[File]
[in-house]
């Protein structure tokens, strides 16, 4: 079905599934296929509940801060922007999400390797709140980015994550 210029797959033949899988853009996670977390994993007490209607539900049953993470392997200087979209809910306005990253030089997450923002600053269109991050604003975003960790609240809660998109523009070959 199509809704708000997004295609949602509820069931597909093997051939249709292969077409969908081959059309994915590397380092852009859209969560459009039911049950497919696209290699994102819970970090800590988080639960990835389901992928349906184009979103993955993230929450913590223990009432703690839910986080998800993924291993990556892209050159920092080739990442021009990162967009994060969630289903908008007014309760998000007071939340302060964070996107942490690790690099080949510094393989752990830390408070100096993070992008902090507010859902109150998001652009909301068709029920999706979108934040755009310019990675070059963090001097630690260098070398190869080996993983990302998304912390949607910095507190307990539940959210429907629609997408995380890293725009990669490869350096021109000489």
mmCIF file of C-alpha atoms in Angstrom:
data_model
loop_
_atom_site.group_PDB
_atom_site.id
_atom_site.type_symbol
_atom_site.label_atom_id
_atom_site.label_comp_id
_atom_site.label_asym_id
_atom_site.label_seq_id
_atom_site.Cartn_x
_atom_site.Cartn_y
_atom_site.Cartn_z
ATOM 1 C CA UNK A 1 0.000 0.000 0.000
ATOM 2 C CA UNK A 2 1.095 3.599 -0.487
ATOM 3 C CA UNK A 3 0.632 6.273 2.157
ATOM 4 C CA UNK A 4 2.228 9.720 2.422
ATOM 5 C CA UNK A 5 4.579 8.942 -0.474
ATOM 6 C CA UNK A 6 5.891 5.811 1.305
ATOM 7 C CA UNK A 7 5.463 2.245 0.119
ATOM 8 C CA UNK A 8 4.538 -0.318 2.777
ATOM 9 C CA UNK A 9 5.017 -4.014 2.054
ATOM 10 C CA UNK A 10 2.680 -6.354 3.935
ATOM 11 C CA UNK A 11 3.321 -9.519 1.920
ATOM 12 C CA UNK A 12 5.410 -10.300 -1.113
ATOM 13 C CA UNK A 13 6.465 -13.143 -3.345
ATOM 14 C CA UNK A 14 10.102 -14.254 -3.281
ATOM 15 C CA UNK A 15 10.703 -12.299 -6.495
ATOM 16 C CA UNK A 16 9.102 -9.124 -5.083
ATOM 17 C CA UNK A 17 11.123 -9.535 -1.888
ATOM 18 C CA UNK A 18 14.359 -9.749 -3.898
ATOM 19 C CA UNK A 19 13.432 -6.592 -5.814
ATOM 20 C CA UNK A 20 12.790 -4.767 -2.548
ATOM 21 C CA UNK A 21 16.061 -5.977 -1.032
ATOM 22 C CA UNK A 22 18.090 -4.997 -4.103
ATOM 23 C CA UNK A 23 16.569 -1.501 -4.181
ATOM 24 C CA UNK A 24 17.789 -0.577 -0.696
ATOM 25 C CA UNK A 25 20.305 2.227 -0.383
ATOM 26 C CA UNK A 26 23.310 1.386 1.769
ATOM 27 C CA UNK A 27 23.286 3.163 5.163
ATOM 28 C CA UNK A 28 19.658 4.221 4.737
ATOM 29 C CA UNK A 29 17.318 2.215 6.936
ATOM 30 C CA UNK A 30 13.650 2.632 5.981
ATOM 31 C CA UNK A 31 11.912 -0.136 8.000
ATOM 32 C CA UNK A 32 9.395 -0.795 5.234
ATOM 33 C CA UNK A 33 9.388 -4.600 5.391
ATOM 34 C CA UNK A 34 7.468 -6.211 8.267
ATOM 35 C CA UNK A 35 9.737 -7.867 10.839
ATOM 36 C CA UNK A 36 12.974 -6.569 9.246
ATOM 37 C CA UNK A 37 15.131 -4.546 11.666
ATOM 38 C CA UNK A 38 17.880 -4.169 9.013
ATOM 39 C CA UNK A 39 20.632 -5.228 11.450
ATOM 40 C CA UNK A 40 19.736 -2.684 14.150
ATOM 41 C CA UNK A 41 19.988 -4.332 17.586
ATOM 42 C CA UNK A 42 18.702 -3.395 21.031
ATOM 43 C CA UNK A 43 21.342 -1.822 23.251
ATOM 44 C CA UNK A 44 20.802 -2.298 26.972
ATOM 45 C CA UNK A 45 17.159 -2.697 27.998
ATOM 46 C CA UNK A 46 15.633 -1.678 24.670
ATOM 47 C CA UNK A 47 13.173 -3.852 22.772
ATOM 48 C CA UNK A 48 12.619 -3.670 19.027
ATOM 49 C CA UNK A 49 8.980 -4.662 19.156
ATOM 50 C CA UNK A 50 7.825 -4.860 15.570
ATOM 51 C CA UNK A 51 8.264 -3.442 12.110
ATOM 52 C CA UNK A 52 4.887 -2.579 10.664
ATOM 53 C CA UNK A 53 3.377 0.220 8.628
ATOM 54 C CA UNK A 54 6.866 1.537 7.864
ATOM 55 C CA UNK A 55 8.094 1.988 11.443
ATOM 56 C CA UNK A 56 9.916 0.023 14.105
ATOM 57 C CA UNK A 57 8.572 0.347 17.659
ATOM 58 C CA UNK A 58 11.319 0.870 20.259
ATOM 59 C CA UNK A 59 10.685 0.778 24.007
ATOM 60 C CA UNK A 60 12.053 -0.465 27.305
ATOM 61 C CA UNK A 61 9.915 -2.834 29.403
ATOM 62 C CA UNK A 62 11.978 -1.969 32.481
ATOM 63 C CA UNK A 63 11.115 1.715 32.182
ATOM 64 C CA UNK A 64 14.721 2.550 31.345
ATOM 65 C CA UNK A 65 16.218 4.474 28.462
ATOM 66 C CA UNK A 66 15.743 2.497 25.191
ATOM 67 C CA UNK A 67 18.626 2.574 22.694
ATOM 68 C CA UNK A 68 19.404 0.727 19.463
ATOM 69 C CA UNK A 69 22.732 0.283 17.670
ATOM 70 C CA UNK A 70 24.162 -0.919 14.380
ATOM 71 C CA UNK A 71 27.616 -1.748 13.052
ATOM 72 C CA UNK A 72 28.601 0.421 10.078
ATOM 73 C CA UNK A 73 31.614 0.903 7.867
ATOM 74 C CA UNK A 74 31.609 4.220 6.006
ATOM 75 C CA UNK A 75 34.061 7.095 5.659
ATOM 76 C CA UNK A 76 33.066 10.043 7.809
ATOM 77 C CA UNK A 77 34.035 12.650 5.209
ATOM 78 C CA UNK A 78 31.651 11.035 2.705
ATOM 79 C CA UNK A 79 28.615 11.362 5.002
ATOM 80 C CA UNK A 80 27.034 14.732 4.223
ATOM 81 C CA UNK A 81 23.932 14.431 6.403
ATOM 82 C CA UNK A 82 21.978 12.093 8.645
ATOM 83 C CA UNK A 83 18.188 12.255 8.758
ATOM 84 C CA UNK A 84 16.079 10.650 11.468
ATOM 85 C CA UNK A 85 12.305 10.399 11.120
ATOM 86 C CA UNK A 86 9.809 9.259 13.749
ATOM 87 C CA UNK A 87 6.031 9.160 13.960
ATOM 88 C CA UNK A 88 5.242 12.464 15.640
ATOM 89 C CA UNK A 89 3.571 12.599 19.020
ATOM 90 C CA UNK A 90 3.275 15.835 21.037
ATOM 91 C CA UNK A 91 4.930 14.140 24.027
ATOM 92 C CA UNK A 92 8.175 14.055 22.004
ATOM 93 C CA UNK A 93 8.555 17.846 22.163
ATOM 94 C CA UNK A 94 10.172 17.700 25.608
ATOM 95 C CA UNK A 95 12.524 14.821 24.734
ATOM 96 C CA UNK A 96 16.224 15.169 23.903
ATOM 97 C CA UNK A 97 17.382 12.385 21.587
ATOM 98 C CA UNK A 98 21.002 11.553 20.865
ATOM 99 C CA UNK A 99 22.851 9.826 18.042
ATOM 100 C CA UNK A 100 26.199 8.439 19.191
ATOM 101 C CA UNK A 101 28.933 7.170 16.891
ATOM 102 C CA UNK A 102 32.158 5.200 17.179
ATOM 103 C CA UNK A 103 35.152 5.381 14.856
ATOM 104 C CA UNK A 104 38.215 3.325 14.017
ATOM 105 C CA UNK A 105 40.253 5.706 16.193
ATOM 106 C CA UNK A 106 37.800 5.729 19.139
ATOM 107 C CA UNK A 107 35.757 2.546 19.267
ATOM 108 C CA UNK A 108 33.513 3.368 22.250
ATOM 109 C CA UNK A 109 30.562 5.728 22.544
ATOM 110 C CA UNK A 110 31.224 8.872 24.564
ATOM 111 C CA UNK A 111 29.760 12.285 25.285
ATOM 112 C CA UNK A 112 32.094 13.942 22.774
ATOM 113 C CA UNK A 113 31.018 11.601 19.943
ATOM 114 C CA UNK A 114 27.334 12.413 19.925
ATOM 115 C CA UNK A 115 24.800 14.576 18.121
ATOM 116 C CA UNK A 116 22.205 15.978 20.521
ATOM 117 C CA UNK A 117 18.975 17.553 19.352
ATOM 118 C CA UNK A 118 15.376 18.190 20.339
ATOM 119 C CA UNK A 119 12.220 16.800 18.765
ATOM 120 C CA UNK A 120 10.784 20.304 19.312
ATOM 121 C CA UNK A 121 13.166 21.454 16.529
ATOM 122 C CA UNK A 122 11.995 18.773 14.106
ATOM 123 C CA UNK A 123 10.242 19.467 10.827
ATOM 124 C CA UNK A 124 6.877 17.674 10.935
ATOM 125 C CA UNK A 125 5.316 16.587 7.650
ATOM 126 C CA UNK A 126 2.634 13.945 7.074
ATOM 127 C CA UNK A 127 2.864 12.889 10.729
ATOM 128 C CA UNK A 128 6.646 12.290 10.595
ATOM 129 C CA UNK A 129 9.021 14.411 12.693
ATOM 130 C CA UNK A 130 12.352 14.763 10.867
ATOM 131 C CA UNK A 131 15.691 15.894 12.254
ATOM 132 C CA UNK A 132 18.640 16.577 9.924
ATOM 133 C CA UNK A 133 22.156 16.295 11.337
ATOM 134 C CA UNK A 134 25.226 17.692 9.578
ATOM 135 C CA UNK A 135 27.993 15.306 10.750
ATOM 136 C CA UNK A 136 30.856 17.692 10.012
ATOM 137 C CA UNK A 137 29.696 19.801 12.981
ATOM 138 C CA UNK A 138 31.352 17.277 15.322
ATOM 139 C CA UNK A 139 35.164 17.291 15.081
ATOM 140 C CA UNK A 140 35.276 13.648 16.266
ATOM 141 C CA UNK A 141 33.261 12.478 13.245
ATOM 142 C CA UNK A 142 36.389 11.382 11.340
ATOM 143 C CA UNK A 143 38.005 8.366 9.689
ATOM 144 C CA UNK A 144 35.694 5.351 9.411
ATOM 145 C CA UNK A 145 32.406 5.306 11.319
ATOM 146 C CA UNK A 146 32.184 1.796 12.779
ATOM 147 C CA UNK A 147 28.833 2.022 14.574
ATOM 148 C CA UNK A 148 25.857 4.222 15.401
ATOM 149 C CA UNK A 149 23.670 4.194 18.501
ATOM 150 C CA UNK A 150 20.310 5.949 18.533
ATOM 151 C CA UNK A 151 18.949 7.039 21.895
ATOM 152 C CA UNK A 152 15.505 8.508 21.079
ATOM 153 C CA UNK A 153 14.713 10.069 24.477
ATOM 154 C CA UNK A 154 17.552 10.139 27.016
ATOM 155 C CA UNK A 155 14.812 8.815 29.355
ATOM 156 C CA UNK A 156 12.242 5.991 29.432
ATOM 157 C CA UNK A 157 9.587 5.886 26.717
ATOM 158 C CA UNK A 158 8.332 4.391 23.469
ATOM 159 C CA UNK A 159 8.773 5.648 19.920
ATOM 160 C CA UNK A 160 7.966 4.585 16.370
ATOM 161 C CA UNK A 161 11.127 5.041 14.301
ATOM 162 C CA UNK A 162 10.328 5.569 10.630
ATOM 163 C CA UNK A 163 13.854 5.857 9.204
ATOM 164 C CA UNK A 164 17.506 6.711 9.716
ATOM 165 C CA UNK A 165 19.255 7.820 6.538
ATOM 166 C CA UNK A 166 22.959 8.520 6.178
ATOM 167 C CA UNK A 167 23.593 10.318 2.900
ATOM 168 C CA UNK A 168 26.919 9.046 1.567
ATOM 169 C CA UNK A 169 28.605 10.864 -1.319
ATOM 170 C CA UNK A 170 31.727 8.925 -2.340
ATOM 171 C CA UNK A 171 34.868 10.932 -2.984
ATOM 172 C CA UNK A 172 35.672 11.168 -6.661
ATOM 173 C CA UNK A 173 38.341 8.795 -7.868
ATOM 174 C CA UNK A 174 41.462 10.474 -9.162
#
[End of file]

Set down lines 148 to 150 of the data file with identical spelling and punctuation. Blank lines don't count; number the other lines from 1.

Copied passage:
ATOM 133 C CA UNK A 133 22.156 16.295 11.337
ATOM 134 C CA UNK A 134 25.226 17.692 9.578
ATOM 135 C CA UNK A 135 27.993 15.306 10.750